Elon Musk offers to rebuild Puerto Rico's power grid using solar

Jon Howard
October 7, 2017

In Hurricane Maria's wake, Tesla is reportedly sending hundreds of its Powerwall battery systems to Puerto Rico and is working with local organizations to identify locations for installation.

The devices provide a short term fix to buildings with solar panel access by allowing them to store and use power in a distributed fashion. By way of solar power and batteries.

The initiative would likely involve a large-scale solar-powered electricity grid, similar to another Tesla solar network that has been built to power the islands of Ta'u in Samoa as well as Kauai in Hawaii.

The conversation began on Thursday when a social media user asked Musk whether his auto, energy and solar panel company could rebuild Puerto Rico's electric grid.

"Such a decision would be in the hands of the Puerto Rican Government, PUC, any commercial stakeholders and, most importantly, the people of PR".

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Puerto Rico Governor Ricardo Rossello responded early Friday saying: "Let's talk today; I will be in touch".

Will all this turn Puerto Rico into a lab for sustainable energy?

The report adds that Miller went on to say that you can do a coast to coast (Los Angeles to New York City) highway drive with current level two or level three technology, so claims by Tesla that it can achieve such a feat with its vehicles doesn't necessarily mean it has level five technology. In July, he promised to deliver the world's largest lithium ion battery to help communities in South Australia that have been suffered from power shortages. Musk responded that Tesla (NASDAQ:TSLA) had already done so for other small islands around the world. Renewable energy sources provided a mere 2 percent of Puerto Rico's power.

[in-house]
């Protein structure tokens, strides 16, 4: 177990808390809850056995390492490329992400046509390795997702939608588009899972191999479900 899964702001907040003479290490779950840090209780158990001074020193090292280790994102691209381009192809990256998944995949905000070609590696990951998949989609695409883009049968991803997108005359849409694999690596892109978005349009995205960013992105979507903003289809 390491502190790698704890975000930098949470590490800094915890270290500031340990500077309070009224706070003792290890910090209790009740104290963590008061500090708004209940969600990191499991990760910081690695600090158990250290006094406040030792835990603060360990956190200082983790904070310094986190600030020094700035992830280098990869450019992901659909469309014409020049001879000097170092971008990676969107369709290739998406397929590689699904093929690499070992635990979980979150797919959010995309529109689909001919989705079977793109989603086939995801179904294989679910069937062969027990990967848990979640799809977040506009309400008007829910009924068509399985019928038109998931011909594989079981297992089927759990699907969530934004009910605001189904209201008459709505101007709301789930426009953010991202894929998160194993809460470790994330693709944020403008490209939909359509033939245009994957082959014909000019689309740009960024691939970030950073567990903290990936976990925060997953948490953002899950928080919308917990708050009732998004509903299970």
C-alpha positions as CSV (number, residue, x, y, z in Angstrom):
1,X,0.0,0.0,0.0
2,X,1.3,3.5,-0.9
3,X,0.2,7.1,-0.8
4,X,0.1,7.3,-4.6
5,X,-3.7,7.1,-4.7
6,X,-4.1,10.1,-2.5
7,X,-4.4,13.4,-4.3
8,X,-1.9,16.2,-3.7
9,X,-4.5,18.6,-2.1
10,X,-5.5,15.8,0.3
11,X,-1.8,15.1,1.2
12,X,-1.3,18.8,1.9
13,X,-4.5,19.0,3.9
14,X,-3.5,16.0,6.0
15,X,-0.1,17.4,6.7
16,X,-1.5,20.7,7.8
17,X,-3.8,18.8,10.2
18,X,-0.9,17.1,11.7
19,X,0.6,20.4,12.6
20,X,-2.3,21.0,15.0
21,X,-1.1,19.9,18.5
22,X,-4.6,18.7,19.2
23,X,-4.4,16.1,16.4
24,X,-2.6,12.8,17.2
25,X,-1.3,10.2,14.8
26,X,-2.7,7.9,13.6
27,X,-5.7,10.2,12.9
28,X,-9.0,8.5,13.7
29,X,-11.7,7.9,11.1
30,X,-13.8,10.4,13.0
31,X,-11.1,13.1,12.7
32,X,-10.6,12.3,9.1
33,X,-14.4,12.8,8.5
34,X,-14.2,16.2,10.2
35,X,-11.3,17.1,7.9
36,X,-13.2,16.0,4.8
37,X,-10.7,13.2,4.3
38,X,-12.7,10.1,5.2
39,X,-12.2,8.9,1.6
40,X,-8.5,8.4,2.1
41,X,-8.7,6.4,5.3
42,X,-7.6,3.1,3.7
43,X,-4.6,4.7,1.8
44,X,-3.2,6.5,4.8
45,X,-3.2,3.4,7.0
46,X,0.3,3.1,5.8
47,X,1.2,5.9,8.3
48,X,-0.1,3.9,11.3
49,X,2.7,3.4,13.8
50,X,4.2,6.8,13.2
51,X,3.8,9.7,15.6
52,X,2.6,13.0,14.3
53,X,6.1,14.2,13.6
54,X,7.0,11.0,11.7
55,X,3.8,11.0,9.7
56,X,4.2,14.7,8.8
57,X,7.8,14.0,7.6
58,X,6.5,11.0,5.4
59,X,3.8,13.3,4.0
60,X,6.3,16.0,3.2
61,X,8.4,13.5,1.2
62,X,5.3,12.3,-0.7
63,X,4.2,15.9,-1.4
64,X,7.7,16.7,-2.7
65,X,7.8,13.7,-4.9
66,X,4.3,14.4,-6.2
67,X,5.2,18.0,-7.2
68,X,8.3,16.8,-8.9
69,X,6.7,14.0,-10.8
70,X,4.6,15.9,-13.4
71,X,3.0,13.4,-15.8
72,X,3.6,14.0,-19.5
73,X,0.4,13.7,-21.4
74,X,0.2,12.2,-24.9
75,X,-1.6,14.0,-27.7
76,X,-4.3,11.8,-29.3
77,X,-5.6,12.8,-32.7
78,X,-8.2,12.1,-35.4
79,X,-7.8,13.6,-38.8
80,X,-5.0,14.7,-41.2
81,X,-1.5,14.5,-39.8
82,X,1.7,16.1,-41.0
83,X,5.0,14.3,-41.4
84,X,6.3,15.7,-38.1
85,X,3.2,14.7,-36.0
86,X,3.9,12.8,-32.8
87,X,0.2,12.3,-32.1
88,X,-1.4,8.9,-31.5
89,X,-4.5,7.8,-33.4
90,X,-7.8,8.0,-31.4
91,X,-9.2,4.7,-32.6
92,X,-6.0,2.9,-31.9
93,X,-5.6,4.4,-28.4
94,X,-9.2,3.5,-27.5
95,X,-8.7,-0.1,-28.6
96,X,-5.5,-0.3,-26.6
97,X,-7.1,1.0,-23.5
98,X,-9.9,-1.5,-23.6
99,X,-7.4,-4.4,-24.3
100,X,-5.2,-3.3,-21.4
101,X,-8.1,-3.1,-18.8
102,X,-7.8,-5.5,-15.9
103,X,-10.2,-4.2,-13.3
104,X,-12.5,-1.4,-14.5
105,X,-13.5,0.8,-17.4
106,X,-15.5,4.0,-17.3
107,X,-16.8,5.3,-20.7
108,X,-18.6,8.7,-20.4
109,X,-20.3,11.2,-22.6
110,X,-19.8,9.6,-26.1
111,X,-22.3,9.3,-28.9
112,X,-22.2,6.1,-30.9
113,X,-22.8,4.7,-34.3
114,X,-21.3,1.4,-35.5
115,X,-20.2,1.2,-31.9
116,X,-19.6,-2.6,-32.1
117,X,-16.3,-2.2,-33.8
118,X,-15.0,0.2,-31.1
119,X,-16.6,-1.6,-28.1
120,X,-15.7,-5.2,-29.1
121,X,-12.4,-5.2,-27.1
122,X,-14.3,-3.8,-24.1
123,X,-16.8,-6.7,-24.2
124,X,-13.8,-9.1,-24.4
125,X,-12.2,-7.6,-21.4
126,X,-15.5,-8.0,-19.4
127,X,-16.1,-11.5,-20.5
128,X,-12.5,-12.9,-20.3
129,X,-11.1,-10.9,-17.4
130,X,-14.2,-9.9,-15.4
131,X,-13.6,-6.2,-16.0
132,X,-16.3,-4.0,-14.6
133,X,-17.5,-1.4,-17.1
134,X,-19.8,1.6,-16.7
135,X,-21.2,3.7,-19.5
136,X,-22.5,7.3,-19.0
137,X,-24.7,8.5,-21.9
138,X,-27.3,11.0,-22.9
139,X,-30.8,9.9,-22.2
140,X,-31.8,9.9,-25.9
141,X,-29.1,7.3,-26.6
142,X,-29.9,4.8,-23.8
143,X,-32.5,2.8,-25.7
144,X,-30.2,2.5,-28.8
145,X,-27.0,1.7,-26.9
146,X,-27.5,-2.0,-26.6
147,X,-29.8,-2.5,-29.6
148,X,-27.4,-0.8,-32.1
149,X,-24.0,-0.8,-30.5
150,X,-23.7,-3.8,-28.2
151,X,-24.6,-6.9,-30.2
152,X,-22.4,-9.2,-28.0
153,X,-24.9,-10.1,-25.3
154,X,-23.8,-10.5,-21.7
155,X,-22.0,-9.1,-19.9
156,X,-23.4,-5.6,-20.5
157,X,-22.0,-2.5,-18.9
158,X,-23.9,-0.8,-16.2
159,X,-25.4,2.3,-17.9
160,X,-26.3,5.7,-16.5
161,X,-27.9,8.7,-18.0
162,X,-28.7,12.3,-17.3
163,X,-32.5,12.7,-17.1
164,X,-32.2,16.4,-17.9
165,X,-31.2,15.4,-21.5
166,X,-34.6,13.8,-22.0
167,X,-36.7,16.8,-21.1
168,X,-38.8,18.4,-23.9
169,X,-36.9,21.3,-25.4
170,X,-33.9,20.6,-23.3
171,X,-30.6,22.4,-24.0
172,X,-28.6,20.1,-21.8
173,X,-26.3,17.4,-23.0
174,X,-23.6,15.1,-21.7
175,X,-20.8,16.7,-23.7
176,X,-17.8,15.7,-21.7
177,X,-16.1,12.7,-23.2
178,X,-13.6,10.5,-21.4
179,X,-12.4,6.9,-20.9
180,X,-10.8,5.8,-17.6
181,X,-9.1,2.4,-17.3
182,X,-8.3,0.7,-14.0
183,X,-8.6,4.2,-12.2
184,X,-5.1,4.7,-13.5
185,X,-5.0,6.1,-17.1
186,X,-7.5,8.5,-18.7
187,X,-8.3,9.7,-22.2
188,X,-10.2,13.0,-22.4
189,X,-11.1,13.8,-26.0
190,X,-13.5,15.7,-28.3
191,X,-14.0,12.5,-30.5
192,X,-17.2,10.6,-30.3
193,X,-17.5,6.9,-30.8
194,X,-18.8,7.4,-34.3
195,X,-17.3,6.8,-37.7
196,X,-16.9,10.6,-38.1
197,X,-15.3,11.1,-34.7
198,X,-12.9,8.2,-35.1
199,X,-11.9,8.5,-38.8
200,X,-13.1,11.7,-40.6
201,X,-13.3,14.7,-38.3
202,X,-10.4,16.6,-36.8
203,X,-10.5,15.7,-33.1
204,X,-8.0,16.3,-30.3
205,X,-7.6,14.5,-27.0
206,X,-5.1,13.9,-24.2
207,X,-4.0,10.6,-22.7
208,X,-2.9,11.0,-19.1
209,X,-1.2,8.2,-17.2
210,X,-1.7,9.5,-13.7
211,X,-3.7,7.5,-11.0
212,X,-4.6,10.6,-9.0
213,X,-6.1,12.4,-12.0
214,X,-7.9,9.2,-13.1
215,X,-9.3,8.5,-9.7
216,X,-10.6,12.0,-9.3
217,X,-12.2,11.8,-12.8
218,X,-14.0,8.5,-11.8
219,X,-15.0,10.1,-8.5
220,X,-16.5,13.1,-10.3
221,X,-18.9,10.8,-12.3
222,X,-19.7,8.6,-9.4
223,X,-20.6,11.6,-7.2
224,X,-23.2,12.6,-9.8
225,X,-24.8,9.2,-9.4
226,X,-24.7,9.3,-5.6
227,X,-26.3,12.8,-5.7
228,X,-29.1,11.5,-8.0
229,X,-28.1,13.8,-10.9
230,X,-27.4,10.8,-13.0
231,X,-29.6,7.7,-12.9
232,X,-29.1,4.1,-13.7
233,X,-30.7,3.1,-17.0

Focusing on the Tesla system's lack of redundancies - backup sensors to take over in case one malfunctions and mis-reads traffic - Miller said: "Do you really want to trust one sensor measuring the speed of a vehicle coming into an intersection before you pull out?"

We have contacted Tesla for a comment and will update this story once we receive a reply. And given estimates that restoring the grid could take up to six months (not including Tesla's involvement), one is left wondering if the cost, complexity, and longevity issues don't make the suggestions rather more bluster than substance.

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